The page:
> Did you try the way I proposed about waiting for all applier's
> WAL writes to end in applier_stop()? Does it look worse? After
> the fiber stop and wal_sync() it would be safe to assume there
> are no WAL writes in fly from this applier. But I don't know if
> it would look better.

I thought about it alot. And you know, I don't really like what we
are to implement

 - currently applier_stop() doesn't wait the journal to finish its
   write. The main applier reader is spinning in !fiber_is_cancelled()
   cycle in a polling way while applier tries to read new data from the
   remote relay peer. If peer doesn't reply for some reason then we throw
   an exception which is catched by a caller code, and the caller tries
   to iterate new cycle testing if fiber is cancelled.

   In case if reconfiguration happens (and timeouts are set to default)
   then we try to prune old appliers calling fiber_join on them which
   means this fiber_join won't exit until new fiber_is_cancelled iteration
   get processed. With default configs it means this could take up to
   replication_disconnect_timeout(), ie 1 second by default.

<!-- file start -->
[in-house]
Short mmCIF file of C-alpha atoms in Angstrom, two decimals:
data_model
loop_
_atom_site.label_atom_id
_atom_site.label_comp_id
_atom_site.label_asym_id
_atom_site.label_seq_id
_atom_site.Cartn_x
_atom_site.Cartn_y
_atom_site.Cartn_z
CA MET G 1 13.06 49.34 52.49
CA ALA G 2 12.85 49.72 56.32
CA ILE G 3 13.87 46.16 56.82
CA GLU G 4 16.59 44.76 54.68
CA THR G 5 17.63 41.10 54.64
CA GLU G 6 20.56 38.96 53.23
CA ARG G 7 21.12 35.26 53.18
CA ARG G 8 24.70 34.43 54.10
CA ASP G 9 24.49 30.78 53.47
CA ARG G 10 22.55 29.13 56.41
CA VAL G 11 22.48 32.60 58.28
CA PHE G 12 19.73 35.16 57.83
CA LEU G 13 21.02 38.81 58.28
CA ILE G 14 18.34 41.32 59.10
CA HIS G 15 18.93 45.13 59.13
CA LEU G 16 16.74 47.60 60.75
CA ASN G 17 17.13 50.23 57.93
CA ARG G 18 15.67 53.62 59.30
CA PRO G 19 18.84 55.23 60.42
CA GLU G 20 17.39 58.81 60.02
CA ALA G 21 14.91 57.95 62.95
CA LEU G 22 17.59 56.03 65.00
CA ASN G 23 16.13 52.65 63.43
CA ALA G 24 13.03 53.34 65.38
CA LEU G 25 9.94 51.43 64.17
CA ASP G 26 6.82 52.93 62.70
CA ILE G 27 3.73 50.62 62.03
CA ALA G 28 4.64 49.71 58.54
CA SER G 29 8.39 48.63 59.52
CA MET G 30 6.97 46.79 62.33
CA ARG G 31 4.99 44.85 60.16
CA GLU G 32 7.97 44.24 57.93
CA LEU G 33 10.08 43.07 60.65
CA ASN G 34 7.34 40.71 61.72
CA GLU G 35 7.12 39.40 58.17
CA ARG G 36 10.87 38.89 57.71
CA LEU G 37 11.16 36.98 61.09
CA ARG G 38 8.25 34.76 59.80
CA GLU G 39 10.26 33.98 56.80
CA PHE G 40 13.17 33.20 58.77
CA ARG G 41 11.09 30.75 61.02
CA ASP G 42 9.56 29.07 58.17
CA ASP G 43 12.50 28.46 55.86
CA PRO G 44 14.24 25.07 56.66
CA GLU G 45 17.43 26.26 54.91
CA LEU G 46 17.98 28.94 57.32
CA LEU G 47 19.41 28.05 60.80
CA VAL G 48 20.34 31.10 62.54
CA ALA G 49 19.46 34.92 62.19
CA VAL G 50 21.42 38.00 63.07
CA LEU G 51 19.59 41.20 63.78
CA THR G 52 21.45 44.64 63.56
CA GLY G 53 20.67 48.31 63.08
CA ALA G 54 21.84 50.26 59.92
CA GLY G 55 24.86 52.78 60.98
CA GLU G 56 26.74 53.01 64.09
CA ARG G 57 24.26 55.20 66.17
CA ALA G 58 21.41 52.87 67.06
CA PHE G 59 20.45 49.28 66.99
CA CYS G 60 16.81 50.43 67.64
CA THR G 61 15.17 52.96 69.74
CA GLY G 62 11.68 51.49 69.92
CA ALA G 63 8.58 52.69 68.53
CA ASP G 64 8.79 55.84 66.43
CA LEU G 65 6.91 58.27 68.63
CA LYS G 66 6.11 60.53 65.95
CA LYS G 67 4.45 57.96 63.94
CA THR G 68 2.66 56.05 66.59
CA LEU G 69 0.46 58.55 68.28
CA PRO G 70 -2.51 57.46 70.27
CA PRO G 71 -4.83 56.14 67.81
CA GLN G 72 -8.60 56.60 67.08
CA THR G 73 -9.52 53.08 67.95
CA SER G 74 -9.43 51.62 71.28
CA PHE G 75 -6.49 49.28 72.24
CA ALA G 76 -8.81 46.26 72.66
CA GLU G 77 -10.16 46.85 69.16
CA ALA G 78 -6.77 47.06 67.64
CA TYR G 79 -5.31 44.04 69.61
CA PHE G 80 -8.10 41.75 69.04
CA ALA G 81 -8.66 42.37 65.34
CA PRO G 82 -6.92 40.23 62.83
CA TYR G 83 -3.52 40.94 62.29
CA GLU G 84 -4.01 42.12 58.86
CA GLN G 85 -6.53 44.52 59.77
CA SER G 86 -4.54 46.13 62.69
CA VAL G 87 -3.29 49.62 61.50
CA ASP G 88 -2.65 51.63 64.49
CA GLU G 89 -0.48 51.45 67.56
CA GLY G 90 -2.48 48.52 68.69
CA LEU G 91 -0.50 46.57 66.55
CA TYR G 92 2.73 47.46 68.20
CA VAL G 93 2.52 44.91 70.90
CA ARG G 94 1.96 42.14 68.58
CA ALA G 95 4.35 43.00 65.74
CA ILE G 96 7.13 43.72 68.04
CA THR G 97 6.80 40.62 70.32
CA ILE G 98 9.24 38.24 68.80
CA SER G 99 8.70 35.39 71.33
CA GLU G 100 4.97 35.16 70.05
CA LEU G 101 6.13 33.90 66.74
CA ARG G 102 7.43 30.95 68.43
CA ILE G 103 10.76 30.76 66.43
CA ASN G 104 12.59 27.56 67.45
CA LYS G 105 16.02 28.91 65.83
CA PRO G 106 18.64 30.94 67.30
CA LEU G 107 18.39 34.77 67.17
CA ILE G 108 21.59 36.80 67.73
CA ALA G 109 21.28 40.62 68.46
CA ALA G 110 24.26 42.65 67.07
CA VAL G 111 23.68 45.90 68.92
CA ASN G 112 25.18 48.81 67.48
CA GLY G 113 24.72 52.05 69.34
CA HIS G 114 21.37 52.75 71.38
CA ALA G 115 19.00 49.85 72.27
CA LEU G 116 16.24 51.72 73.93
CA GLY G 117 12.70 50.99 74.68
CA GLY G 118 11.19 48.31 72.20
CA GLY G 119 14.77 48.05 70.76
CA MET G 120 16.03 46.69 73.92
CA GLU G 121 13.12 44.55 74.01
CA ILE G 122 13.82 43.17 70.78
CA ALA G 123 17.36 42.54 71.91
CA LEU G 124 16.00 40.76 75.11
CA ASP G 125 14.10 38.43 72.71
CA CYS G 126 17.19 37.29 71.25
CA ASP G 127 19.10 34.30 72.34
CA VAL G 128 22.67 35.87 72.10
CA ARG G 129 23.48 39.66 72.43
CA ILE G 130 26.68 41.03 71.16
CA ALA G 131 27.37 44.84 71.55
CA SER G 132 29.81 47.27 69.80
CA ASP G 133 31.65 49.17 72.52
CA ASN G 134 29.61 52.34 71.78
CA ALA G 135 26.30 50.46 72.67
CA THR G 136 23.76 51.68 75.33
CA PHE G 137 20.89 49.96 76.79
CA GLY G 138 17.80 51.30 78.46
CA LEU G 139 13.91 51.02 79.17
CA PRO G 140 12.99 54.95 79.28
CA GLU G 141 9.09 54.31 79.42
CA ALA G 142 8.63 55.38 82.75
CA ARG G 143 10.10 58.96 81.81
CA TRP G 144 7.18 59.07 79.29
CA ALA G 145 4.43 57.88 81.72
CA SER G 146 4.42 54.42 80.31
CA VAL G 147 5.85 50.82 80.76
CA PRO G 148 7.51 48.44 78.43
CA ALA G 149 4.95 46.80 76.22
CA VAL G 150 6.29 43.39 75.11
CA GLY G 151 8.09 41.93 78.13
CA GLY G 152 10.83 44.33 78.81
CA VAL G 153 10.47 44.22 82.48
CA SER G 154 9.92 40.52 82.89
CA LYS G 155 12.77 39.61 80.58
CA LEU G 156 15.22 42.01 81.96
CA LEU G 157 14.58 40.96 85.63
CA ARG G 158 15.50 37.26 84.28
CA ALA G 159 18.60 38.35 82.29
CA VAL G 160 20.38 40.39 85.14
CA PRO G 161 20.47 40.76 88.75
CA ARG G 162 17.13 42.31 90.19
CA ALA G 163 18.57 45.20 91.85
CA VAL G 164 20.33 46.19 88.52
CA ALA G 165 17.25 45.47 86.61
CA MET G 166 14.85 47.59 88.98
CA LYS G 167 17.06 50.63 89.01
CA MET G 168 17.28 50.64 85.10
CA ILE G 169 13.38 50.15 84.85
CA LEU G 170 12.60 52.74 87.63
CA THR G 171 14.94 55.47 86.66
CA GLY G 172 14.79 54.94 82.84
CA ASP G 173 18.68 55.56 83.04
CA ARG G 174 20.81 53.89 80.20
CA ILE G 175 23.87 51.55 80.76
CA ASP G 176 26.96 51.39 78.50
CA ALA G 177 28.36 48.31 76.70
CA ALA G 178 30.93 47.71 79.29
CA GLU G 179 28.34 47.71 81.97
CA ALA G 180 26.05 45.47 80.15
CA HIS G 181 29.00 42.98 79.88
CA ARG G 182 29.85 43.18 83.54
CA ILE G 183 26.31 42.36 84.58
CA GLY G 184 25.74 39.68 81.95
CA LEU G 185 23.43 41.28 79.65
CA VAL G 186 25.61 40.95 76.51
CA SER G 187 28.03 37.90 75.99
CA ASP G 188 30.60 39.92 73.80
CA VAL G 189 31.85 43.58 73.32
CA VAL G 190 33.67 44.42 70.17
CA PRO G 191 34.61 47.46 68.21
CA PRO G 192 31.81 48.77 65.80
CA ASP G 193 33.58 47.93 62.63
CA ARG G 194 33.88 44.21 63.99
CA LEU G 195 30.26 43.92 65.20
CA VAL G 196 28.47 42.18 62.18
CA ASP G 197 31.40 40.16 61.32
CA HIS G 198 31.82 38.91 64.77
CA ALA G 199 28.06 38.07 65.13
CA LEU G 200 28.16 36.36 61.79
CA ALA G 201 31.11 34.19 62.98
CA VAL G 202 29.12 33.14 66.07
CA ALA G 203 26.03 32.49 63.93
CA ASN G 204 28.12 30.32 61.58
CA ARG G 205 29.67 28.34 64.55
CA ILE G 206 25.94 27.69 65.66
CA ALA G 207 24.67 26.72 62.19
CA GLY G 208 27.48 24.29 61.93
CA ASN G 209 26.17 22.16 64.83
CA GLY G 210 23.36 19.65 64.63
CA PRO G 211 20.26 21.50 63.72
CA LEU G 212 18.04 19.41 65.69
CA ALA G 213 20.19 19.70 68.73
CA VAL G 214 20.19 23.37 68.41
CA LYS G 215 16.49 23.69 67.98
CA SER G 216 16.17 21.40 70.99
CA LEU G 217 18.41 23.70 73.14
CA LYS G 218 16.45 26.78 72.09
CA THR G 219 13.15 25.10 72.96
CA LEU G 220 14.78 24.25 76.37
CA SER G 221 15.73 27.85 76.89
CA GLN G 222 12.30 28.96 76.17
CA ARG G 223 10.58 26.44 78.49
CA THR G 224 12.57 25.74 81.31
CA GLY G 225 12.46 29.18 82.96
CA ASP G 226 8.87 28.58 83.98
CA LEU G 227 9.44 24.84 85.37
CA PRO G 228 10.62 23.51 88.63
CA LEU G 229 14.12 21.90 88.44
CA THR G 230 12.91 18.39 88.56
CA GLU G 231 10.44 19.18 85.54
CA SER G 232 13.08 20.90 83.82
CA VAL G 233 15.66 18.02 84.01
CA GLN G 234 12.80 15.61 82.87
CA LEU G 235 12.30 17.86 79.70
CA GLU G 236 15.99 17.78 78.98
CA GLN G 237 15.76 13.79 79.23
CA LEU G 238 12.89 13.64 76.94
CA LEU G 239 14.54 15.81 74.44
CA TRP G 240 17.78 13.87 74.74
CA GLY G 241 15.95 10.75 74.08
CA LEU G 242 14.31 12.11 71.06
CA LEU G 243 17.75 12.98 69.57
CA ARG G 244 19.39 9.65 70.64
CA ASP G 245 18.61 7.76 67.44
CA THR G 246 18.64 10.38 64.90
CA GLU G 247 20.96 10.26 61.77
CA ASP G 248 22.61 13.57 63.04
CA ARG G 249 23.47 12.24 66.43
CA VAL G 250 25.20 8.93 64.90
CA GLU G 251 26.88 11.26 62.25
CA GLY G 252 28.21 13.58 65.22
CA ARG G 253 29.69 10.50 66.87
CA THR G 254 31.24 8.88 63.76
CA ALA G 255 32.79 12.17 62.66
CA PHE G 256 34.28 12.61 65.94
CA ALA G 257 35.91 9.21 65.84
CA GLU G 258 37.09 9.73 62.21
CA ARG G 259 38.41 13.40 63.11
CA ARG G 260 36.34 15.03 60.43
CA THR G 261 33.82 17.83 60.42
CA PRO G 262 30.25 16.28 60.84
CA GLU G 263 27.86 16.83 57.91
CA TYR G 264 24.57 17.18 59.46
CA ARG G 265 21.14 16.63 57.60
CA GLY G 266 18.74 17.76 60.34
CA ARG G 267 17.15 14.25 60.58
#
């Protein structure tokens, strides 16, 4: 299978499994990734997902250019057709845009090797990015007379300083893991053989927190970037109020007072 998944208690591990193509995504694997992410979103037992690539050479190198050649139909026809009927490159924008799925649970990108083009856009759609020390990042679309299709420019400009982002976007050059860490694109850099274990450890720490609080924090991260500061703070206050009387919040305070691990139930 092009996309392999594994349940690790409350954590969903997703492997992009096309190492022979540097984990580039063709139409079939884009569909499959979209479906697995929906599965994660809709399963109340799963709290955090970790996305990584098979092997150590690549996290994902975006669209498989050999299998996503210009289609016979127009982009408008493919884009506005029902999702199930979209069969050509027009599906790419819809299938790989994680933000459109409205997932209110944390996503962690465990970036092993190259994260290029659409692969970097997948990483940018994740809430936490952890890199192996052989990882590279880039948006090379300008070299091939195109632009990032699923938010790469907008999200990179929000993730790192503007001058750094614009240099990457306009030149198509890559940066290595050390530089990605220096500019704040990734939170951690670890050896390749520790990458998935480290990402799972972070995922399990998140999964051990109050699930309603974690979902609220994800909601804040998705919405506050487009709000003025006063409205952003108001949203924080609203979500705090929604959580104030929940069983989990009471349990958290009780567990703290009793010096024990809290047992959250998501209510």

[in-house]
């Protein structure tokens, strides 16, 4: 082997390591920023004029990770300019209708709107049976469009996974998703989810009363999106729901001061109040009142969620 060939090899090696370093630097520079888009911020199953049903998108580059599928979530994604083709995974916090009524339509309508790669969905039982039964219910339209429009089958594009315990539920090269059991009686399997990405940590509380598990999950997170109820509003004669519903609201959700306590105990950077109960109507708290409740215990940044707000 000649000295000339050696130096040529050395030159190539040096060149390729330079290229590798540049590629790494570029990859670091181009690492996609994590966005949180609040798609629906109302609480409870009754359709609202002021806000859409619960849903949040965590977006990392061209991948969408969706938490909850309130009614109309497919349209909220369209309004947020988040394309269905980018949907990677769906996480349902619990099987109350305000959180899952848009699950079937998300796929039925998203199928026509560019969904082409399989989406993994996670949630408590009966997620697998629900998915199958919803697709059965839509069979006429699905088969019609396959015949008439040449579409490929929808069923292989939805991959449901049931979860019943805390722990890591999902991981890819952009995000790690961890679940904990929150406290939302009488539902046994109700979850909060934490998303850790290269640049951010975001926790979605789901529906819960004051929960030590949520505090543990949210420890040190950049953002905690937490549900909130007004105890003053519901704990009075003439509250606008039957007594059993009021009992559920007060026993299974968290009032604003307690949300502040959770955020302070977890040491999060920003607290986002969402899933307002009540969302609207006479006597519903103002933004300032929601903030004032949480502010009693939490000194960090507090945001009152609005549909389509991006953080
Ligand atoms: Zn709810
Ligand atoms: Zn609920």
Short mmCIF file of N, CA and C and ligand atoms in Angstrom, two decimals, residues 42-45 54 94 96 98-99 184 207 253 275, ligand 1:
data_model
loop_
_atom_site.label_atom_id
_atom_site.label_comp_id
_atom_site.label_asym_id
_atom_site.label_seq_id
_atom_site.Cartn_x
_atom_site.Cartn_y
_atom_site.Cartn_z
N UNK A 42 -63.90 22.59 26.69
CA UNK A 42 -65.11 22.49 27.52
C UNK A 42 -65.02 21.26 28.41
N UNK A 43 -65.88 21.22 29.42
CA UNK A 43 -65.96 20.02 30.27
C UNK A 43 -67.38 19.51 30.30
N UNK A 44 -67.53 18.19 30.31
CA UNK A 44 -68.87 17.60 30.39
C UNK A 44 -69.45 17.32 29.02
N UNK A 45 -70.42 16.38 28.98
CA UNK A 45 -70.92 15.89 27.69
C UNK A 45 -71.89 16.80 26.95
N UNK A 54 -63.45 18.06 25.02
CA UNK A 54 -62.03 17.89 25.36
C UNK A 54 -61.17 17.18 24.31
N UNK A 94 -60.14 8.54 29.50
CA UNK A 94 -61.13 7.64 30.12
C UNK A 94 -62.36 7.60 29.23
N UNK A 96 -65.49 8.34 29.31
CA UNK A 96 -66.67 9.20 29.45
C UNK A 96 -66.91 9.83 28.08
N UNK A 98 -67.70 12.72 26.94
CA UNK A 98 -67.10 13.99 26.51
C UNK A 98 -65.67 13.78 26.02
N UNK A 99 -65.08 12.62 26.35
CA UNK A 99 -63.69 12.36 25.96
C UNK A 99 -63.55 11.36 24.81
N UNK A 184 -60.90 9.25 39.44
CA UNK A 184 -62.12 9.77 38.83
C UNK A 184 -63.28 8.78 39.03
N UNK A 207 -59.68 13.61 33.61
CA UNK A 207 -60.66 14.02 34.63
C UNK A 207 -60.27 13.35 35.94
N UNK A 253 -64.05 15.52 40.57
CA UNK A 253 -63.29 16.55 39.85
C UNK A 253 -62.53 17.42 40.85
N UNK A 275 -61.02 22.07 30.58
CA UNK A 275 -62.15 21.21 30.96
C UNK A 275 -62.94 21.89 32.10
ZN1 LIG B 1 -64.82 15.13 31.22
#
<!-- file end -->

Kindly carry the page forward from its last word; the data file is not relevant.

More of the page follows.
In turn if we bound to journal write completion then this gonna be
   uncontrollable because journal may hang as long as it wish and we
   continue spinning in a waiting cycle

 - in applier_stop() we will have to implement some kind of reference
   counting, which would be modified on journal completion and i think
   this makes code even more complex, since we have to add some additional
   logic when applier is allowed to cancel.

> > +
> > +	/*
> > +	 * Write to WAL happens in two contexts: as
> > +	 * synchronous writes and as asynchronous. In
> > +	 * second case the applier might be already
> > +	 * stopped and removed.> +	 */
> > +	struct replica *r = replica_by_id(awstat->instance_id);
> > +	if (r == NULL && r->applier == NULL)
> 3. There is another idea - store the timestamp in struct replica.
> Then it is -1 dereference. Although you would need to call
> replica_by_id() before each ACK, but one ACK covers multiple
> transactions and it would mean less lookups than now.

I like this idea, letme try to implement it.

> > +		return;
> > +
> > +	r->applier->first_row_wal_time = awstat->first_row_tm;
> 4. In case there was a batch of transactions written to WAL,
> the latest one will override the timestamp of the previous ones and
> this would make the lag incorrect, because you missed the older